Gaming’s Inferiority Complex
Gaming and I had a little conversation the other day…
Psychological result / report to follow:
- You’ll Be Able To Play (Expensive) PS2 Games On Your PS4 Now | 2 months ago
- Jessica Jones Disempowers Its Male Characters And The Effect Is Refreshing | 2 months ago
- Hell Is 30 000 Deathclaws Tearing Through Boston And It’s Glorious | 2 months ago
- Sony Santa Monica Is Teasing Something Truly Strange | 2 months ago
“Patient seems to have a persistent inferiority complex. More so than other forms of entertainment and media. Hope may not be lost due to occasional explosion consisting of pure potential, maturity and excessive amounts of excellence.
Subject shall remain under close watch and observed by unstable staff with a tendency to shout random curses.
More to follow.”
When gaming is compared to other forms of media and entertainment, one cannot help but feel a need for more objective and mature examples in gaming. Not that there aren’t some great games out there with philosophical and mature themes. Personally, I would wish people not to look down at gaming, thinking their preferred choice of entertainment is much better than gaming as a whole.
One is bound to find countless titles dismissing my need for more objectivity in games. Mindless violence most certainly has its charm; see Serious Sam. Albeit great games, some people need their hunger to be compensated by more games providing food for thought.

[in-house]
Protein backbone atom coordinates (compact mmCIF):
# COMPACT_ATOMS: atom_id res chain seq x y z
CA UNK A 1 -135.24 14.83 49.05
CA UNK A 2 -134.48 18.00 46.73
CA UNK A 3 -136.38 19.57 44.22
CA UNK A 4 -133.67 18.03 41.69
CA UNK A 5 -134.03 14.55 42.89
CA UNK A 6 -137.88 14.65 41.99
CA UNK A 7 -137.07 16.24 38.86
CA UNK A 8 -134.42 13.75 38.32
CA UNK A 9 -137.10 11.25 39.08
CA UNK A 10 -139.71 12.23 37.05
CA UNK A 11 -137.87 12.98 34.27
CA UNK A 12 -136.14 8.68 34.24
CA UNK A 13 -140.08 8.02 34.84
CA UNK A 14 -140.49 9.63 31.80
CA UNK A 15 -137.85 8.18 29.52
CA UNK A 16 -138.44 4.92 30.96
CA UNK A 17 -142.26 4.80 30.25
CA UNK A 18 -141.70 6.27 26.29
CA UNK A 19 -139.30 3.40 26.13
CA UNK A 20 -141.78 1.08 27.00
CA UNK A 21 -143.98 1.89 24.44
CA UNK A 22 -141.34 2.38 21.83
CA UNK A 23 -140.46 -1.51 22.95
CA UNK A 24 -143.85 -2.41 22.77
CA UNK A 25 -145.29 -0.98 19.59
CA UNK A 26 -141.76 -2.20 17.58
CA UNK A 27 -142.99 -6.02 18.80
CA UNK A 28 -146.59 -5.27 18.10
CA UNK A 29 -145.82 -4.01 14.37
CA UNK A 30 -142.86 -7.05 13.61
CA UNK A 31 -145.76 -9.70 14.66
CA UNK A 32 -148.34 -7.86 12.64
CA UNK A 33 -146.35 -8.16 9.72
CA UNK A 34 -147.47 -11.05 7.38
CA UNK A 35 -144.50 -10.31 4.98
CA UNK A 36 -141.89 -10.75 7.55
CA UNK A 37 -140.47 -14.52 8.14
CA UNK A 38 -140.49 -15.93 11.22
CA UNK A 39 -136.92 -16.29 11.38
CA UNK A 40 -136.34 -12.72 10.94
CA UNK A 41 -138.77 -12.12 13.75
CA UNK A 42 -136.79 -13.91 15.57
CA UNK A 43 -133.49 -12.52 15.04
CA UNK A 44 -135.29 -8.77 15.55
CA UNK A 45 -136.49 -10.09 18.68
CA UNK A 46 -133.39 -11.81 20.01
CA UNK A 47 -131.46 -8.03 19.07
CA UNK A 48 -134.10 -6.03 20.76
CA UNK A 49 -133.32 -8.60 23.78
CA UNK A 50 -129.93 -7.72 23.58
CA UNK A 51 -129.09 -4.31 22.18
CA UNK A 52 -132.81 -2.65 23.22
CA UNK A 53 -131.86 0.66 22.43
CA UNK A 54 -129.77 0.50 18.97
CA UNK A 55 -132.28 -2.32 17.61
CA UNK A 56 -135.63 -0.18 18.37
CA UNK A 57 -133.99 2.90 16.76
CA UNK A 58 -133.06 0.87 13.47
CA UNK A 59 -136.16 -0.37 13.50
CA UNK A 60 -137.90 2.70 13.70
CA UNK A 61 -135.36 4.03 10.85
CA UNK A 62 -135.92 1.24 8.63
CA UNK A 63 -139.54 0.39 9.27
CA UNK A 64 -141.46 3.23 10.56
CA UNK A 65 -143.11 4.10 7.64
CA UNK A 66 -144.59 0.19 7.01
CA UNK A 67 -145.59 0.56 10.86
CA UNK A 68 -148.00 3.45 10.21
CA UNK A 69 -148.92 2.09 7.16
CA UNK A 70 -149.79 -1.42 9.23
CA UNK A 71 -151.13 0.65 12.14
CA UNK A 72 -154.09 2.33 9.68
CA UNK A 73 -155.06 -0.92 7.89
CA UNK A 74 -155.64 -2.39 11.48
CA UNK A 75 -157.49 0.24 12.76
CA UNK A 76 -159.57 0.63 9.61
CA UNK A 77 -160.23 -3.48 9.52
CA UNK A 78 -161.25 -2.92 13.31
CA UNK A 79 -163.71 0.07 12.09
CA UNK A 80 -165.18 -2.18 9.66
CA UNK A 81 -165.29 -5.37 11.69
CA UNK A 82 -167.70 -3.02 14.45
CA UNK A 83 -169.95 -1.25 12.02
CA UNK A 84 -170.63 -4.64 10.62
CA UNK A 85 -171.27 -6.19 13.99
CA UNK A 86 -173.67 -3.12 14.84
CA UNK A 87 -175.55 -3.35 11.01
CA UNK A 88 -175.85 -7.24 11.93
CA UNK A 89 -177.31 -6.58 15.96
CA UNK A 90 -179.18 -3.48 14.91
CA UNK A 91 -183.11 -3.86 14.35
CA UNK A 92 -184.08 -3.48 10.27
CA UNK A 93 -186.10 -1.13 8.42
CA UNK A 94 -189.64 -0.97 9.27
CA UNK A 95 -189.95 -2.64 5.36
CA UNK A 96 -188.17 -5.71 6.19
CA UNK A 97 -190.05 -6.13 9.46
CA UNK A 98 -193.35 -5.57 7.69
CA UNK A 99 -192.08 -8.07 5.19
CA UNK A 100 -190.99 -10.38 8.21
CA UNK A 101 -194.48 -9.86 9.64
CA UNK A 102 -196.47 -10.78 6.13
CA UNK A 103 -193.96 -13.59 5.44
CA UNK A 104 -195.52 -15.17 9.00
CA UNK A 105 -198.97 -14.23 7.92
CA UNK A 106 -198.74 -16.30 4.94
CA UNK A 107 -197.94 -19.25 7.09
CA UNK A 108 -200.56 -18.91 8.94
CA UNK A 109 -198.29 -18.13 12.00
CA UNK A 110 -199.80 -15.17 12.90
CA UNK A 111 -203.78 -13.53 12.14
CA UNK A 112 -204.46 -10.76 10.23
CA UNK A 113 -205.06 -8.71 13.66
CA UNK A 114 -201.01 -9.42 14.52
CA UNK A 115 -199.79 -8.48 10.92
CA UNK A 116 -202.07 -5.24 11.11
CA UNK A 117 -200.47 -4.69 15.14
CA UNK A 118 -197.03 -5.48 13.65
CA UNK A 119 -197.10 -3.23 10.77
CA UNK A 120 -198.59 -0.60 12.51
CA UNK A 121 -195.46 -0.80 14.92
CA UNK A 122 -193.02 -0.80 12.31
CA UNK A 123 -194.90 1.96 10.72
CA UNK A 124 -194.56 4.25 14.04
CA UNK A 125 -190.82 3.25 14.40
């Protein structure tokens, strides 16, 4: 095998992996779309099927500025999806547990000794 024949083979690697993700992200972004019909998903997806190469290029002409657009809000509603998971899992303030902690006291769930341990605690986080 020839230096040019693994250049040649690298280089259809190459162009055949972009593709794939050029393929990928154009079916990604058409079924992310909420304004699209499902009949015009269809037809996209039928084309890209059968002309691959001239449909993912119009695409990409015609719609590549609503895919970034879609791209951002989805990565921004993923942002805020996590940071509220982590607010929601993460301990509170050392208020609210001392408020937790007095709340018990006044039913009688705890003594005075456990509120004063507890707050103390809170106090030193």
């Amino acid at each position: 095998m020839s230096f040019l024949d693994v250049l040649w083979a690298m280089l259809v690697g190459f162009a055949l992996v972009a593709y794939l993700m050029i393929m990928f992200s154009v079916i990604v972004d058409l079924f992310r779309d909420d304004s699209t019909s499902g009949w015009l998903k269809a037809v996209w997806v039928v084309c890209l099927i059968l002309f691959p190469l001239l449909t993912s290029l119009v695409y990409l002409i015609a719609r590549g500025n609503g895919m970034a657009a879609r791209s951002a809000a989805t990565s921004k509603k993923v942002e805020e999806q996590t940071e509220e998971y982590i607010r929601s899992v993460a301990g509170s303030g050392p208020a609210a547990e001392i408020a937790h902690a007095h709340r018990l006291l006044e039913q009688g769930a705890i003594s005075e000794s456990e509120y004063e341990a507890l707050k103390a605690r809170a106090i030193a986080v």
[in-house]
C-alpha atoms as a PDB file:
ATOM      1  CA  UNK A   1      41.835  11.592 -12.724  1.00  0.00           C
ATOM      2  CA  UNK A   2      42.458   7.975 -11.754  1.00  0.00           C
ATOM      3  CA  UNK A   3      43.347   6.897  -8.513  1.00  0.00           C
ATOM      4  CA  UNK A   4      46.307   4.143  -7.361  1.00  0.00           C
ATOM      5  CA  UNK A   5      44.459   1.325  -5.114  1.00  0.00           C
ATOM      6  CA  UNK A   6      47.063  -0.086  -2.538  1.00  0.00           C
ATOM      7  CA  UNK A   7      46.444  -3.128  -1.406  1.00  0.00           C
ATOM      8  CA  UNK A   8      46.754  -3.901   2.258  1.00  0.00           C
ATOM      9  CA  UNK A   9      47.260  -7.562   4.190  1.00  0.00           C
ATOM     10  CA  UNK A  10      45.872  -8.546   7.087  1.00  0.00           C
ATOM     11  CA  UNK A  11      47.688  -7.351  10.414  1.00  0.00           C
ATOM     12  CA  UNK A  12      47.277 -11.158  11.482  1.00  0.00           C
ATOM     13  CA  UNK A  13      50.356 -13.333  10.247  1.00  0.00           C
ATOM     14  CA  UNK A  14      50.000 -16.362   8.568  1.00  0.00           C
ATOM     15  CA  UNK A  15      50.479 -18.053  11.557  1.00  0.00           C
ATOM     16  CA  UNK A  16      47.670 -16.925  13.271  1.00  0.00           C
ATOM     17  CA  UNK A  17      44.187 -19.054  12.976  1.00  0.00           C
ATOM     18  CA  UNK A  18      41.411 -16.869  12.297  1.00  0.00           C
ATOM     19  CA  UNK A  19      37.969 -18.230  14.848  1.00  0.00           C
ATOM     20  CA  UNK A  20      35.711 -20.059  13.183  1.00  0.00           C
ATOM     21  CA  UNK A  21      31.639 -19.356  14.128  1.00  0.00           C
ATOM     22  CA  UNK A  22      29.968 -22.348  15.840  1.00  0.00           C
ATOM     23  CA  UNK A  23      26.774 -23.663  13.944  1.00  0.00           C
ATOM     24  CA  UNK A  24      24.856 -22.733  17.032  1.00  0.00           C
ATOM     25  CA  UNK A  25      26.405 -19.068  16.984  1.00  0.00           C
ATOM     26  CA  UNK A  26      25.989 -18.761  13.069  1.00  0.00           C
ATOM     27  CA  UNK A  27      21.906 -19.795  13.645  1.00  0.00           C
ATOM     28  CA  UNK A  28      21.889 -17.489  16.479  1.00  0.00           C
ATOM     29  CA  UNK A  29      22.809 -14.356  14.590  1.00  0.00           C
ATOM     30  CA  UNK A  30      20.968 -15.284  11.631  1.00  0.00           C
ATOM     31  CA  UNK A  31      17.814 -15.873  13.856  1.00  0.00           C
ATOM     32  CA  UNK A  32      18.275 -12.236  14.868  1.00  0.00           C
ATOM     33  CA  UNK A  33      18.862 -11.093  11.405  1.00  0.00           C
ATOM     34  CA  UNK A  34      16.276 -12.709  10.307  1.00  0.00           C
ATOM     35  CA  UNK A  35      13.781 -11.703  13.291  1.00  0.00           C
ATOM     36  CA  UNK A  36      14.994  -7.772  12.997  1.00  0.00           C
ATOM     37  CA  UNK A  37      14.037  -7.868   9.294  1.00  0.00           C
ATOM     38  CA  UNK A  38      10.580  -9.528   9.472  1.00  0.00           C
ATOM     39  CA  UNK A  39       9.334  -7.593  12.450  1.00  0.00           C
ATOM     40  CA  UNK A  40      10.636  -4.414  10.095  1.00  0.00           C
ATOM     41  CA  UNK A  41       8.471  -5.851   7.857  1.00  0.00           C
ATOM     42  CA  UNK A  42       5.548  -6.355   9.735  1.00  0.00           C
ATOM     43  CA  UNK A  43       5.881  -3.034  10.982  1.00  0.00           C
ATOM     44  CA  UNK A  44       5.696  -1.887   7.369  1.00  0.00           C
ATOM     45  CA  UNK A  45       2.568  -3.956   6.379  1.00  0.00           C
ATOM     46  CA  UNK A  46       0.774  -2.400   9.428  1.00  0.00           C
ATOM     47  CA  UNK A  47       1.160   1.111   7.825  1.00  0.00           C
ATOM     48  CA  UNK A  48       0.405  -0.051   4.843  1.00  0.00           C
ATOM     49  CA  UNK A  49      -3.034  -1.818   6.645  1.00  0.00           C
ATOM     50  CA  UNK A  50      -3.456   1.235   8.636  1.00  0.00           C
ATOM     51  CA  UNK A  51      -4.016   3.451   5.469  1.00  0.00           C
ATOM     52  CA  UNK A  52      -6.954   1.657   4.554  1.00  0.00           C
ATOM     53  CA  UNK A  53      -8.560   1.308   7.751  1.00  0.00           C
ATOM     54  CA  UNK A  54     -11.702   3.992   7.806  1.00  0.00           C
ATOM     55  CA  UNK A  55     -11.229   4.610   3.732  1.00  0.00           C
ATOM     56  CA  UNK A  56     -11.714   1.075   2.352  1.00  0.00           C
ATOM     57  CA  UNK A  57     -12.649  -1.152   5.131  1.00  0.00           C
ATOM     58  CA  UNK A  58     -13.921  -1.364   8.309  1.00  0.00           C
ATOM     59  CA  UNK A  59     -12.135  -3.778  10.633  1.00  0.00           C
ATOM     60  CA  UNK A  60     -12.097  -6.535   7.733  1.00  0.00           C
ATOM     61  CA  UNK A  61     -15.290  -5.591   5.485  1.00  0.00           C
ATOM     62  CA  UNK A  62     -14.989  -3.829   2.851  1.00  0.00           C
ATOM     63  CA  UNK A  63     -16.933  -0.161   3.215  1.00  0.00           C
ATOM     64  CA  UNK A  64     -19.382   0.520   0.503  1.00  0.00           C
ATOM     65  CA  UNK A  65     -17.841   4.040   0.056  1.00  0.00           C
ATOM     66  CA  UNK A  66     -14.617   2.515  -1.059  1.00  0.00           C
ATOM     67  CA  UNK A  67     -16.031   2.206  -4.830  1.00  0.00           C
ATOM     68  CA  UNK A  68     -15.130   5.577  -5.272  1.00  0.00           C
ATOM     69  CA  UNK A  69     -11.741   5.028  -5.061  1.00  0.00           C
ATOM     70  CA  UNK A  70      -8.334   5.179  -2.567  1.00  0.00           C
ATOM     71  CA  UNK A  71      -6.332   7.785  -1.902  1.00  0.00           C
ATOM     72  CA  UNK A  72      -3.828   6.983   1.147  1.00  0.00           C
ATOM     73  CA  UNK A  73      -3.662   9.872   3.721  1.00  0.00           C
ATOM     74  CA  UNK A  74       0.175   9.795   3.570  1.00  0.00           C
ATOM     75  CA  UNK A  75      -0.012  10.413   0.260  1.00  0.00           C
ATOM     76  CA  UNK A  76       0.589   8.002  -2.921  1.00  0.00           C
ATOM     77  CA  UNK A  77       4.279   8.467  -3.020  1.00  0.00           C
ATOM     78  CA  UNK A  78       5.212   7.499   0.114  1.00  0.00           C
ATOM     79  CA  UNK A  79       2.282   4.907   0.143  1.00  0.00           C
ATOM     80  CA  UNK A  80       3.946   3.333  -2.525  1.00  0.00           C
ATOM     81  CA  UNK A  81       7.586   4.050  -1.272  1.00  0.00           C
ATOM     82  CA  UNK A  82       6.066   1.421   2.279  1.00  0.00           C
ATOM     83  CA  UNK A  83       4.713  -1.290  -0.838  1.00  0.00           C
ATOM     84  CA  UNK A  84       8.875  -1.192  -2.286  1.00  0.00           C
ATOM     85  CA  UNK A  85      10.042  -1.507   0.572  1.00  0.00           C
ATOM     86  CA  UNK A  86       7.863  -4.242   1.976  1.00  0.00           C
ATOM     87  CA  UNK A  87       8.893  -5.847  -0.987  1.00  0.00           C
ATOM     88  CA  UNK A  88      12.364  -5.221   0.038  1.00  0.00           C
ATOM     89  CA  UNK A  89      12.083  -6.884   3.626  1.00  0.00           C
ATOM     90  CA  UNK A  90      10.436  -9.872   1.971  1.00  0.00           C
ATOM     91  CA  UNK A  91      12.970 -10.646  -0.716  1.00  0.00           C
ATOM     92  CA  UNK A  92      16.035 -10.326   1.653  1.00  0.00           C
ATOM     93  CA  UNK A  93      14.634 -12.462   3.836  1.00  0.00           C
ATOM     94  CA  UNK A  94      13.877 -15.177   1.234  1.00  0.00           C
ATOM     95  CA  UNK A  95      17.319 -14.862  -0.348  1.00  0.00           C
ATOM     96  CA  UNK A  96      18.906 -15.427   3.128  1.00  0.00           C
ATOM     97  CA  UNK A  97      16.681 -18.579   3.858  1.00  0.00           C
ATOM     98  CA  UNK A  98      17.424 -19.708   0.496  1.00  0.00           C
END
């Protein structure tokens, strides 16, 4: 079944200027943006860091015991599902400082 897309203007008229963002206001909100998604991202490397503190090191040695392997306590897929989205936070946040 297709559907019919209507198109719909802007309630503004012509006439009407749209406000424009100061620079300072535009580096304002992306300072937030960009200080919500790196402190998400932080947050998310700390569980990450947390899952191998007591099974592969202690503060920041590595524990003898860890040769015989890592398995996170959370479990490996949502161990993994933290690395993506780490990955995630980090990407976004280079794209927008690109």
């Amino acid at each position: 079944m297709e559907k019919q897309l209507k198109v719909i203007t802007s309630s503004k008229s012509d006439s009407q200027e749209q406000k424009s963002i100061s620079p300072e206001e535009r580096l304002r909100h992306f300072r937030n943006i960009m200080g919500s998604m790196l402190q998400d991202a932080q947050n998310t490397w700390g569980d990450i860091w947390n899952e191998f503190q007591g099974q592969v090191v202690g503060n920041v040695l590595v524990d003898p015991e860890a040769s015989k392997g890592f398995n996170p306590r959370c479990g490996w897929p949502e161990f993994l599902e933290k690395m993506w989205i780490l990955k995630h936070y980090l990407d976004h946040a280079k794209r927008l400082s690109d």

Titles such as BioShock, Mass Effect, Catherine, Deus Ex and Spec-Ops: The Line have most certainly provided the thoughtful narrative I seek, but these games are few and far between the rest of the gaming flock.
Perhaps the rarity in “intellectual” and “mature” games makes them all the more special. The more one thinks about it the more one’s bound to appreciate these titles less and less if they’re popping out all over the place. Think about it: you’re not going to get super excited for a new military shooter today.
We’ll return with more psychological reports and results on gaming in the future, but for now you can do your part and share your opinion about what you think about games with more “advanced” narratives and their place in this discombobulated world.
(Every form of feedback will increase the donation given to gaming’s current medication and therapy fees. P.S. Not really, but at least you’ll look more charitable.)